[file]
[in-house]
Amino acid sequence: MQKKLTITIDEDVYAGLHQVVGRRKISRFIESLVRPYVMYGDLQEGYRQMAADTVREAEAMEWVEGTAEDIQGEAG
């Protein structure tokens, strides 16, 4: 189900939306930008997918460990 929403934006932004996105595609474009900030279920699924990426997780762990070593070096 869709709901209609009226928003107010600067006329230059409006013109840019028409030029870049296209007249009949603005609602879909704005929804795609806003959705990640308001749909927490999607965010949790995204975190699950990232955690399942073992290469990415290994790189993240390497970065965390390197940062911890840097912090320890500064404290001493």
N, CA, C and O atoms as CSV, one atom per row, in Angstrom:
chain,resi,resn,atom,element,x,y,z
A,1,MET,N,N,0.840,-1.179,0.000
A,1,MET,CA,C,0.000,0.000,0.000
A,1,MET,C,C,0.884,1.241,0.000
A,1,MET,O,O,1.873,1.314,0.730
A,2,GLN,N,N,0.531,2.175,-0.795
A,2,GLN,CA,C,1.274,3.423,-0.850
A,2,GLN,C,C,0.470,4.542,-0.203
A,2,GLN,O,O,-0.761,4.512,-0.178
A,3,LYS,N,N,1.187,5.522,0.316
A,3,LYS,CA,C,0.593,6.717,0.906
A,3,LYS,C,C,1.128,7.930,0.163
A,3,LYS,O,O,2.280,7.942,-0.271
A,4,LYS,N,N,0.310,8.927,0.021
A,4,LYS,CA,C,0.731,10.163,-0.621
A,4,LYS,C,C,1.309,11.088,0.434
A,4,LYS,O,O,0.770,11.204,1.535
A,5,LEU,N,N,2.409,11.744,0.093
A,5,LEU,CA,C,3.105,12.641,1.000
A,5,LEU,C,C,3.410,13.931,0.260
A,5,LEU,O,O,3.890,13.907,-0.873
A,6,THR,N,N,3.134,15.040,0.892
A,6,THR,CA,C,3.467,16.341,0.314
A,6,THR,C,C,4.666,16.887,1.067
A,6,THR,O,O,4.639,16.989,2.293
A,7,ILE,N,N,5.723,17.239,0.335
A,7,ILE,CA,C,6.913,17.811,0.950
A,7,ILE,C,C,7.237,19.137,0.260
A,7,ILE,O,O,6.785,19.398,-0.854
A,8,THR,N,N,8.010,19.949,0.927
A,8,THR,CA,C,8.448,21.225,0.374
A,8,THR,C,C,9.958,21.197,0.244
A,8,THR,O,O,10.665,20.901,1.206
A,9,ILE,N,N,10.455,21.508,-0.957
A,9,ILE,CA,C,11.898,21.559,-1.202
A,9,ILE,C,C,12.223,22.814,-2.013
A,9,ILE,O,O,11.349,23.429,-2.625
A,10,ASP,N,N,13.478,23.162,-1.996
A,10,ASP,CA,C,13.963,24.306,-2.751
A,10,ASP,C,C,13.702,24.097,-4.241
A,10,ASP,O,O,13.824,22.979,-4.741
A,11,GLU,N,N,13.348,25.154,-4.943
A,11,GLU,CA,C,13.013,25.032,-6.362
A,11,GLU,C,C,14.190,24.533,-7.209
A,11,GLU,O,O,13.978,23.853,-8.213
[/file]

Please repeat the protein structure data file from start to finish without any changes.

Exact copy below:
[in-house]
Amino acid sequence: MQKKLTITIDEDVYAGLHQVVGRRKISRFIESLVRPYVMYGDLQEGYRQMAADTVREAEAMEWVEGTAEDIQGEAG
């Protein structure tokens, strides 16, 4: 189900939306930008997918460990 929403934006932004996105595609474009900030279920699924990426997780762990070593070096 869709709901209609009226928003107010600067006329230059409006013109840019028409030029870049296209007249009949603005609602879909704005929804795609806003959705990640308001749909927490999607965010949790995204975190699950990232955690399942073992290469990415290994790189993240390497970065965390390197940062911890840097912090320890500064404290001493």
N, CA, C and O atoms as CSV, one atom per row, in Angstrom:
chain,resi,resn,atom,element,x,y,z
A,1,MET,N,N,0.840,-1.179,0.000
A,1,MET,CA,C,0.000,0.000,0.000
A,1,MET,C,C,0.884,1.241,0.000
A,1,MET,O,O,1.873,1.314,0.730
A,2,GLN,N,N,0.531,2.175,-0.795
A,2,GLN,CA,C,1.274,3.423,-0.850
A,2,GLN,C,C,0.470,4.542,-0.203
A,2,GLN,O,O,-0.761,4.512,-0.178
A,3,LYS,N,N,1.187,5.522,0.316
A,3,LYS,CA,C,0.593,6.717,0.906
A,3,LYS,C,C,1.128,7.930,0.163
A,3,LYS,O,O,2.280,7.942,-0.271
A,4,LYS,N,N,0.310,8.927,0.021
A,4,LYS,CA,C,0.731,10.163,-0.621
A,4,LYS,C,C,1.309,11.088,0.434
A,4,LYS,O,O,0.770,11.204,1.535
A,5,LEU,N,N,2.409,11.744,0.093
A,5,LEU,CA,C,3.105,12.641,1.000
A,5,LEU,C,C,3.410,13.931,0.260
A,5,LEU,O,O,3.890,13.907,-0.873
A,6,THR,N,N,3.134,15.040,0.892
A,6,THR,CA,C,3.467,16.341,0.314
A,6,THR,C,C,4.666,16.887,1.067
A,6,THR,O,O,4.639,16.989,2.293
A,7,ILE,N,N,5.723,17.239,0.335
A,7,ILE,CA,C,6.913,17.811,0.950
A,7,ILE,C,C,7.237,19.137,0.260
A,7,ILE,O,O,6.785,19.398,-0.854
A,8,THR,N,N,8.010,19.949,0.927
A,8,THR,CA,C,8.448,21.225,0.374
A,8,THR,C,C,9.958,21.197,0.244
A,8,THR,O,O,10.665,20.901,1.206
A,9,ILE,N,N,10.455,21.508,-0.957
A,9,ILE,CA,C,11.898,21.559,-1.202
A,9,ILE,C,C,12.223,22.814,-2.013
A,9,ILE,O,O,11.349,23.429,-2.625
A,10,ASP,N,N,13.478,23.162,-1.996
A,10,ASP,CA,C,13.963,24.306,-2.751
A,10,ASP,C,C,13.702,24.097,-4.241
A,10,ASP,O,O,13.824,22.979,-4.741
A,11,GLU,N,N,13.348,25.154,-4.943
A,11,GLU,CA,C,13.013,25.032,-6.362
A,11,GLU,C,C,14.190,24.533,-7.209
A,11,GLU,O,O,13.978,23.853,-8.213